But as good as I am with a touchscreen keyboard, I believe there will always be a legitimate desire with some for a physical one.

 

Though seeing the functions of the keys as they change on a per-application basis will be a MIGHTY tempting reason to forgo the physical.

 

It'd be like this, only not just a concept, not thousands of dollars, and built into the machine:

 

optitact-text.jpg

Originally Posted by Marvin

The only thing more insecure than Android’s OS is its userbase.
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Originally Posted by Marvin

The only thing more insecure than Android’s OS is its userbase.
Reply
post #4 of 8

I like physical input devices.  As I work my hands will rest on the keyboard, or mouse.  I would hate to have to keep lifting my hands or keep them elevated except when inputing.  This would also lead to all sorts of new carpel tunnel issues.

post #5 of 8

i cant imagine what those professional star craft 2 players' hands will be like:  damn tired at 600 swipe per minute = intense exercise = need to go to gym to train up your muscles.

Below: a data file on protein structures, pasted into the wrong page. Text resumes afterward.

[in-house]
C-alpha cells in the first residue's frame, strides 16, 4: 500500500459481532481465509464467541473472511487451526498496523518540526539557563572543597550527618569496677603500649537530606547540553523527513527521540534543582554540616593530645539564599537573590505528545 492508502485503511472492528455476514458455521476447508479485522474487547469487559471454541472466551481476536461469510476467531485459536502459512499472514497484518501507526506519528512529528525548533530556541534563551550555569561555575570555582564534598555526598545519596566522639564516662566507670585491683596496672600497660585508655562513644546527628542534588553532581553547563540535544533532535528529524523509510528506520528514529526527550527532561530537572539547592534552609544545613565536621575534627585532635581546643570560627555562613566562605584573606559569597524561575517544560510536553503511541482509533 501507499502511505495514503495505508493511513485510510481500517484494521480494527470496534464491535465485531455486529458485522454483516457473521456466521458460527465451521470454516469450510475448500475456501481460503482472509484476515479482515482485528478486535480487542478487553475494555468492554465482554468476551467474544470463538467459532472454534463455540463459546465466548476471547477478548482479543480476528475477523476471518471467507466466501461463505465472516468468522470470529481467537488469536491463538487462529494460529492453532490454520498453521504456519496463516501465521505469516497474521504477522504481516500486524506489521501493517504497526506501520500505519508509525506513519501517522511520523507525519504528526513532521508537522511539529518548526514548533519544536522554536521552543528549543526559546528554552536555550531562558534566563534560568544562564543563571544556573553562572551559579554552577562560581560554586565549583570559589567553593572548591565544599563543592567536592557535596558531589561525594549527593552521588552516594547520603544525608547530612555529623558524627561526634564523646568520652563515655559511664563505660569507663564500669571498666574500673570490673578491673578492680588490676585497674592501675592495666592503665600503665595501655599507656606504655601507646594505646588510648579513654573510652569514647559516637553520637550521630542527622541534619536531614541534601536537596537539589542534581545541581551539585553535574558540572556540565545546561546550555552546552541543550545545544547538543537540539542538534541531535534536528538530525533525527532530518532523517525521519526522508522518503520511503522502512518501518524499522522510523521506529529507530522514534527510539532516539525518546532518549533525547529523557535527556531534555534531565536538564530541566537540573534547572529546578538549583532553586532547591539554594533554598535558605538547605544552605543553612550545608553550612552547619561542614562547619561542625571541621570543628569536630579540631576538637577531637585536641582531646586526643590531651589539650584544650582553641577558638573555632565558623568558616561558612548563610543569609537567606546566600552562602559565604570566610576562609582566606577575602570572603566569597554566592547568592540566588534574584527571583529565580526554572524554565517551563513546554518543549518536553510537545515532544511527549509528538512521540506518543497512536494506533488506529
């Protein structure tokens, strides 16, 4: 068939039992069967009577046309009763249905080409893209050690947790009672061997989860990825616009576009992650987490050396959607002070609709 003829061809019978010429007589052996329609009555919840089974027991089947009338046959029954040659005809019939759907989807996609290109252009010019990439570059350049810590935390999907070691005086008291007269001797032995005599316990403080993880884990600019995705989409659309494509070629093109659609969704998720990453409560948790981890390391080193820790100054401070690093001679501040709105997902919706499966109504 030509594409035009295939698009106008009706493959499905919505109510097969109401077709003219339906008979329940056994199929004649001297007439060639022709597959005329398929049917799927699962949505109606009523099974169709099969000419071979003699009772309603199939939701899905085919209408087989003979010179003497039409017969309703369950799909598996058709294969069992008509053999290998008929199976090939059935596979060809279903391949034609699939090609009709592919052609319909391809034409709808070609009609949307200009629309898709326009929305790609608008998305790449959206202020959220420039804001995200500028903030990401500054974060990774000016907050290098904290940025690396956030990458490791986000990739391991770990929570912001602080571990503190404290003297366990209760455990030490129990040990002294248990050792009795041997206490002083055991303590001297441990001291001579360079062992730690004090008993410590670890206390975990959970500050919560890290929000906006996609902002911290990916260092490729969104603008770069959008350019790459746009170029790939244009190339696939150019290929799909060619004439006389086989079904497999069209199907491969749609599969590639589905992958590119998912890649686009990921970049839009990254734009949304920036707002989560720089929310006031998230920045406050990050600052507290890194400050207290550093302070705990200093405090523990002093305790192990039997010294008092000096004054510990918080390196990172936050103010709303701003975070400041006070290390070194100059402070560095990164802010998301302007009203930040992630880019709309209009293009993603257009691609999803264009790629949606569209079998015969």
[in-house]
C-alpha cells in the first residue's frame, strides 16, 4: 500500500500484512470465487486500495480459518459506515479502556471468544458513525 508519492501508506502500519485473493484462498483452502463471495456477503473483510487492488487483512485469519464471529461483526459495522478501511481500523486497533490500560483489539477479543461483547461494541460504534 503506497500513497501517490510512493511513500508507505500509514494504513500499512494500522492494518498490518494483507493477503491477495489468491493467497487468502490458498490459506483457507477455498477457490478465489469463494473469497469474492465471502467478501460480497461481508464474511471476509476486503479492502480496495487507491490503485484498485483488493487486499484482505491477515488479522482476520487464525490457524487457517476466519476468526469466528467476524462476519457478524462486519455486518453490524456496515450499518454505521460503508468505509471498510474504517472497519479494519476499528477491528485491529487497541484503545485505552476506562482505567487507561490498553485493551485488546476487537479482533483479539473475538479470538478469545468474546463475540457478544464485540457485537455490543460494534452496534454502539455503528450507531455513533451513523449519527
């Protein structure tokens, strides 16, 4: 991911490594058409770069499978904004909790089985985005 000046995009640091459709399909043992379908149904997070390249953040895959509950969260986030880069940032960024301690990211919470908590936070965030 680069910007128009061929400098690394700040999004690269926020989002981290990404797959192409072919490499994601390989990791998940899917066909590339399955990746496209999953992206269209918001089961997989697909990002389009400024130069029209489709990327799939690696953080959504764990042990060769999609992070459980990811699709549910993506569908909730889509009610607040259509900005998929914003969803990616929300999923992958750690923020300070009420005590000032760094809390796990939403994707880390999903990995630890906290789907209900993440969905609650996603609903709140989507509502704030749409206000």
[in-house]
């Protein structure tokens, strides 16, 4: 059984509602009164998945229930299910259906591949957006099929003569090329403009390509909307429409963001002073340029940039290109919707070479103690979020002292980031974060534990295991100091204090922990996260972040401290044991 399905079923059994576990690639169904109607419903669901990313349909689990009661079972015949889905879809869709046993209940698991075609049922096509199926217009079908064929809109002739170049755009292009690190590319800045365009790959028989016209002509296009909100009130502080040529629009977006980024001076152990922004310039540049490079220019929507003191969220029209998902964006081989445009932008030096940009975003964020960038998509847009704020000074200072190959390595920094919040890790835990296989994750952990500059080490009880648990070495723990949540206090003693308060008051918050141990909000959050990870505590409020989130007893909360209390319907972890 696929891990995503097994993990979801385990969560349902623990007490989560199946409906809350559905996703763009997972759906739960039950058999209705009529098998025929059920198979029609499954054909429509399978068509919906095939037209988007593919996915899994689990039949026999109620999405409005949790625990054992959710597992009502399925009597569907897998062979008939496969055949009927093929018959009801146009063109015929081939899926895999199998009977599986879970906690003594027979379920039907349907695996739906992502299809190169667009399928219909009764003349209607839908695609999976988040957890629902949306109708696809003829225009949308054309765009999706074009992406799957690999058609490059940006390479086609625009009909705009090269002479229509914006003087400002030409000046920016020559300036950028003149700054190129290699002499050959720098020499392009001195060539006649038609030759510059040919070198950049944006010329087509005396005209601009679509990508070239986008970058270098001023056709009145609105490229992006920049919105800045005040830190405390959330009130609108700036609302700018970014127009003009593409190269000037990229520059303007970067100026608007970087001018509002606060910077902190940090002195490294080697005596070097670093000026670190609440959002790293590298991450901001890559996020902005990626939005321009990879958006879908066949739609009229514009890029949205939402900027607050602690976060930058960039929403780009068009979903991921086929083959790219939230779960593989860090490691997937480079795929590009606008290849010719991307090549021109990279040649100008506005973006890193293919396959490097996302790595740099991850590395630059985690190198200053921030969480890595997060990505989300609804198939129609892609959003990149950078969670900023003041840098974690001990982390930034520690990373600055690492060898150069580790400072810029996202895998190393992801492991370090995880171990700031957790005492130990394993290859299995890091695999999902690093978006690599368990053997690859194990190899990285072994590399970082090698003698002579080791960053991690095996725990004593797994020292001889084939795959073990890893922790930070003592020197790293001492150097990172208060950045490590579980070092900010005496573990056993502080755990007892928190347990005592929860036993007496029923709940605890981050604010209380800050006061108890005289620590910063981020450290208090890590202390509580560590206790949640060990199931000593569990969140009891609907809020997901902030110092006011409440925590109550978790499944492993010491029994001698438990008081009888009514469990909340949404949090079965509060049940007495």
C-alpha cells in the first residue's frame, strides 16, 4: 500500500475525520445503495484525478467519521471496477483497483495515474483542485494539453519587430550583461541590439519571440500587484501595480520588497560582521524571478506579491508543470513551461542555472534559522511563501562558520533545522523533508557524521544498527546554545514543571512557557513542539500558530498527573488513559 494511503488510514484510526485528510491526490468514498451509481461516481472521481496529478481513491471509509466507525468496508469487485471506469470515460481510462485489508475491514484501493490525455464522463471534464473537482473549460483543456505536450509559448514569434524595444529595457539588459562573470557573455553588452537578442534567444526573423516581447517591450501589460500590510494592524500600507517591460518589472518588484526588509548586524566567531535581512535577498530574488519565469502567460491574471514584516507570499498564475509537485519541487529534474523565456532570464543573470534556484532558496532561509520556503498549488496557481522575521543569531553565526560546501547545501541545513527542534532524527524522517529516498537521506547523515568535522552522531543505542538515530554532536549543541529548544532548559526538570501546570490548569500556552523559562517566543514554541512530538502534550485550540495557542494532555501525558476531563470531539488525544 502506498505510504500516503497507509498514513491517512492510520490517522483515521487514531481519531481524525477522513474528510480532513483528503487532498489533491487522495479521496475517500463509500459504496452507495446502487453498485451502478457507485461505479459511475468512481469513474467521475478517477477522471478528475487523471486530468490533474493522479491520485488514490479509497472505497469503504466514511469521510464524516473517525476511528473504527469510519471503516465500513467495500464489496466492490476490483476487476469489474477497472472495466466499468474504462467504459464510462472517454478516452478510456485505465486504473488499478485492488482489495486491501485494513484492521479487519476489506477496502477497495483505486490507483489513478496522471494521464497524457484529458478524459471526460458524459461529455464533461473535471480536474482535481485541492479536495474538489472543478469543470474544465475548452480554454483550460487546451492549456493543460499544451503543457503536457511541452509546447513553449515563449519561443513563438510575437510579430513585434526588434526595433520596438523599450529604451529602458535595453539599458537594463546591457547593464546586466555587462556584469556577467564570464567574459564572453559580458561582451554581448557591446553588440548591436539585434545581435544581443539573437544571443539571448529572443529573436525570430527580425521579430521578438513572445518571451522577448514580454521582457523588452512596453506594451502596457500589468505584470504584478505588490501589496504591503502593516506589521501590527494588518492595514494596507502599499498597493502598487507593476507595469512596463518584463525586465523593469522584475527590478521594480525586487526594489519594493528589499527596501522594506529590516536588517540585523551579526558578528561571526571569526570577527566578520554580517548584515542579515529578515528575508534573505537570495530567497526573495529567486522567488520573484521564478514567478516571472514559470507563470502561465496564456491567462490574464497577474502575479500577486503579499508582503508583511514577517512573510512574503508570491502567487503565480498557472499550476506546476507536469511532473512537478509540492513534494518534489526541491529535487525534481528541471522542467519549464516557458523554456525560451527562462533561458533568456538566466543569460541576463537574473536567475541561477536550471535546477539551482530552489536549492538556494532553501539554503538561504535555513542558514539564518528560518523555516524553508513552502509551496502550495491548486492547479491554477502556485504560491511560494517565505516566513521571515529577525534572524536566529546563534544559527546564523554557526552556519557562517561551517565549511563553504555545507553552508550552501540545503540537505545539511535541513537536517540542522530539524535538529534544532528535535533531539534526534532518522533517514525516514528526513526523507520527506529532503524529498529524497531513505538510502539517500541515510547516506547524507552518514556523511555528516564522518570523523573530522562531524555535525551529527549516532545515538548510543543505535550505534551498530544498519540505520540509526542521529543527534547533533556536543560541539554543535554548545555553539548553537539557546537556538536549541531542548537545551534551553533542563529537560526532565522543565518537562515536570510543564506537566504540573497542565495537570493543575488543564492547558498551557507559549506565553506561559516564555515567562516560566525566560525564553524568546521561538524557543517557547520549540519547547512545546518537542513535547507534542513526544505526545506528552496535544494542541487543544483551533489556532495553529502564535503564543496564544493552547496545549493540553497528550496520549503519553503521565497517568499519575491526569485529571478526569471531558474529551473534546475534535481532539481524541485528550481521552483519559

but i will love to have these


Edited by junitor - 5/24/12 at 6:11pm
post #6 of 8

They have a woman who can control a mechanical arm via thought so shouldn't a few finger clicks and wrist shakes be easier to put straight to the computer?

 

 

http://www.sciencedaily.com/releases/2012/05/120516140002.htm

post #7 of 8

Vertical touch screen interfaces fail the ergonomics test. I believe even Steve Jobs dismissed them due to "gorilla arm". 

post #8 of 8
Thread Starter 
Quote:
Originally Posted by DoctorGonzo View Post

Vertical touch screen interfaces fail the ergonomics test. I believe even Steve Jobs dismissed them due to "gorilla arm". 

It's only vertical in the demo. Imagine the 3D volume sitting just above the desk surface. You would be able to rest your arms on the desk and just move your fingers around. It can map a single finger's movement range to the entire screen. 1mm of movement gives 100 steps of accuracy so you can move a cursor on a 27" display from left to right, pixel by pixel by simply moving your finger 2.5cm.